Mimosa pudica L. - MIMOSACEAE - Dicotyledon

Common name : sensitive plant, touch me not.

Land colonisation - © Juliana PROSPERI - CIRAD 2005 - 2006 Prostrate habit - © Juliana PROSPERI - CIRAD 2005 - 2006 Spiny stems - © Juliana PROSPERI - CIRAD 2005 - 2006 Stipule and fruit - © Juliana PROSPERI - CIRAD 2005 - 2006 Leaves bipinnate - © Juliana PROSPERI - CIRAD 2005 - 2006 Young leaf - © Juliana PROSPERI - CIRAD 2005 - 2006 Inflorescences in a head - © Juliana PROSPERI - CIRAD 2005 - 2006 Inflorescences in a head - © Juliana PROSPERI - CIRAD 2005 - 2006 Inflorescences  - © Juliana PROSPERI - CIRAD 2005 - 2006 Inflorescence rose - © Juliana PROSPERI - CIRAD 2005 - 2006 The fruit is an articulated pod - © Pierre GRARD - CIRAD 2005 - 2006

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Botany Biology Phenology Ecology Distribution Agricultural importance Cultural control Biological control Chemical control

Botany :

Description : Terrestrial, annual or perennial, erect to prostrate, thorny herb, up to 200 cm long. Roots fibrous, white or brown. Stems rounded, solid, glabrous. Stipules present, spiny. Leaves compound, bipinnate, paripinnate, alternate spiral, stalked, leaflets linear, glabrous on both sides, margin entire, apex acute, base rounded, one-veined. Flowers bisexual, grouped in an axillary, stalked head, sessile, petals 4, pink. Fruits an articulated pod.
Seeds : Seeds sub orbicular to broadly ellipsoidal, flattened, 2.5-3 mm long, pale brown, surface finely granular.
Seedling : With epigeal germination, smelling like garlic, cotyledons ovate, sagitate at base, truncate to emarginated at apex, glabrous, hypocotyls up to15 mm long, hairy, epicotyl absent, first leaf solitary, with 3 pairs of leaflets.

Biology :

The persistence and spread of sensitive plant is aided by its prolific seed set. There are approximately 110 seeds/g. It can complete its life cycle in 3 month. At nightfall the leaflets fold together and the rachises bend down.

Phenology :

Flowering and fruiting throughout the year.

Ecology :

A weed of pastures , roadsides, coconut plantations, scrub; in fences on rivers banks; in sunny to rather heavily shaded, usually moist places; from 0-1000 m altitude. Flowers throughout the year. Seed germinate within 2 weeks (scarification helps); after 19 years storage, 2-percent still developed.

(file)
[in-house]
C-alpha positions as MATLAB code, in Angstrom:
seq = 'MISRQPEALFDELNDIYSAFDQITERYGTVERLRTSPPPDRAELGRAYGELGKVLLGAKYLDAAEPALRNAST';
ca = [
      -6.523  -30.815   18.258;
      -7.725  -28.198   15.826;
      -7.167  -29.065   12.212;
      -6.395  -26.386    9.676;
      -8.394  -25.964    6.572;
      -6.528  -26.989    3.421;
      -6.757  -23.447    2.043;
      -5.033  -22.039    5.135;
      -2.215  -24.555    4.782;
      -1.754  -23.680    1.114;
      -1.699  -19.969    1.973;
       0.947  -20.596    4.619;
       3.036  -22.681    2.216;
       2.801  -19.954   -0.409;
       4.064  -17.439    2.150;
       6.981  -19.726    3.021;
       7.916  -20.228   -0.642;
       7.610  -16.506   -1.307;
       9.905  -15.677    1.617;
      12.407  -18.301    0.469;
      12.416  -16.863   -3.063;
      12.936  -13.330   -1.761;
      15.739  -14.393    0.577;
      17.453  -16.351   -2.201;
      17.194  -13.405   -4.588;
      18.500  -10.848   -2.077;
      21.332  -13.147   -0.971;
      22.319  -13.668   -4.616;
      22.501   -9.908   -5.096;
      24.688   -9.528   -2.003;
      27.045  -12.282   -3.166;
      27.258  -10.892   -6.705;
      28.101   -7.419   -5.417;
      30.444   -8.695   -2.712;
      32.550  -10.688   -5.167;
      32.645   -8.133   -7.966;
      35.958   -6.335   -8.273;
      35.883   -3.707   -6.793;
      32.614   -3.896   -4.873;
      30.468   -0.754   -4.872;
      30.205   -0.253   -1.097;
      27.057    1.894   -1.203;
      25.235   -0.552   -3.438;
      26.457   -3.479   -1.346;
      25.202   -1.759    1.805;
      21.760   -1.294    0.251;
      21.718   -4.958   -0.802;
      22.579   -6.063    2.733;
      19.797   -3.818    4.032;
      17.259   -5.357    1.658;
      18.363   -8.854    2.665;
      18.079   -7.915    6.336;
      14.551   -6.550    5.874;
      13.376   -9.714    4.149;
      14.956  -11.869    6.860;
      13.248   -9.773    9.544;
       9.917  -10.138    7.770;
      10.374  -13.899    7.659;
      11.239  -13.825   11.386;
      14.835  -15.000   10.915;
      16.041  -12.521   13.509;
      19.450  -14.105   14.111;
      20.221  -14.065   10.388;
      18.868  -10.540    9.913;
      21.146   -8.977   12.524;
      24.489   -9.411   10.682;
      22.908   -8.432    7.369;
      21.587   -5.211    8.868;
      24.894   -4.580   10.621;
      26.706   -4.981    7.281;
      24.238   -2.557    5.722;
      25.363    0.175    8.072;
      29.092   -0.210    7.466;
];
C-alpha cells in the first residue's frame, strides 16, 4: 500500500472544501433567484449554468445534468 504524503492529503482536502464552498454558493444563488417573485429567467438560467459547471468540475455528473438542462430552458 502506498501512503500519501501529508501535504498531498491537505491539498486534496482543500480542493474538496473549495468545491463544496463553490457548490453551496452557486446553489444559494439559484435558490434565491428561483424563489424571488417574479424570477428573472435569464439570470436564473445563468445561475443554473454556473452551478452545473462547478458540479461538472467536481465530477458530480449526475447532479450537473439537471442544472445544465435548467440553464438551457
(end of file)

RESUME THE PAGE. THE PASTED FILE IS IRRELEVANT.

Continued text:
Distribution :

Pantropical, probably originating from South America.

Agricultural importance :

A serious weed in maize, tea and upland rice in Indonesia. Can become a pest in pastures.

Cultural control :

Although the thorns make hand pulling unpleasant, the plant can be controlled by hoeing. Cultivation can also held keep the plant under control.

Biological control :

Are often found attacked by a fungus Ramularia mimosae, which grows on the upper surface of the leaflets, forming irregular white spots.

Chemical control :

Foliar treatment ( wetting must be through): 2,4,5-T (1 kg/500 l, spot-spraying, 500 g/ha, Jamaica, grassland, 3 kg/ha, Malaysia, rubber) amitrole (4.5 kg/ha, Ceylon, Tea), picloram ( pasture), ametryne ( cane), fenoprop, ioxynil plus 2,4–D.

Uses :
The infusion of the twigs with leaves possess antipyretic, soothing and sudorifie properties. Apart from the toxicity from mimosine, the plant has shown a significant hypotensive, sedative and anti-inflammatory effect. An alcoholic extract has shown to lower blood glucose concentrations in diabetic rats. The alkaloidal extracts of the roots is antagonistic to both acetylcholine and histamine and histamine. A crude ethanol extract of the leaves was found to have insecticidal activity against one Trilobium species.

References :
-Henty E.E. and G.S. Pritchard. 1973. Weeds of New Guinea and their control. Botany bulletin No 7.
-Marita I.G., Keith Moody, Colin M. Piggin. 1999. Upland Rice Weeds of Southeast Asia, IRRI.
-Soerjani M., Kostermans A. J. G. H., Tjitrosoepomo G. 1987. Weeds of rice in Indonesia. Balai Pustaka. Jakarta.
-Waterhouse, D.F. & K.R. Norris. 1987. Biological Control. Pacific Prospects. Inkata Press, Melbourne. 454 pp.

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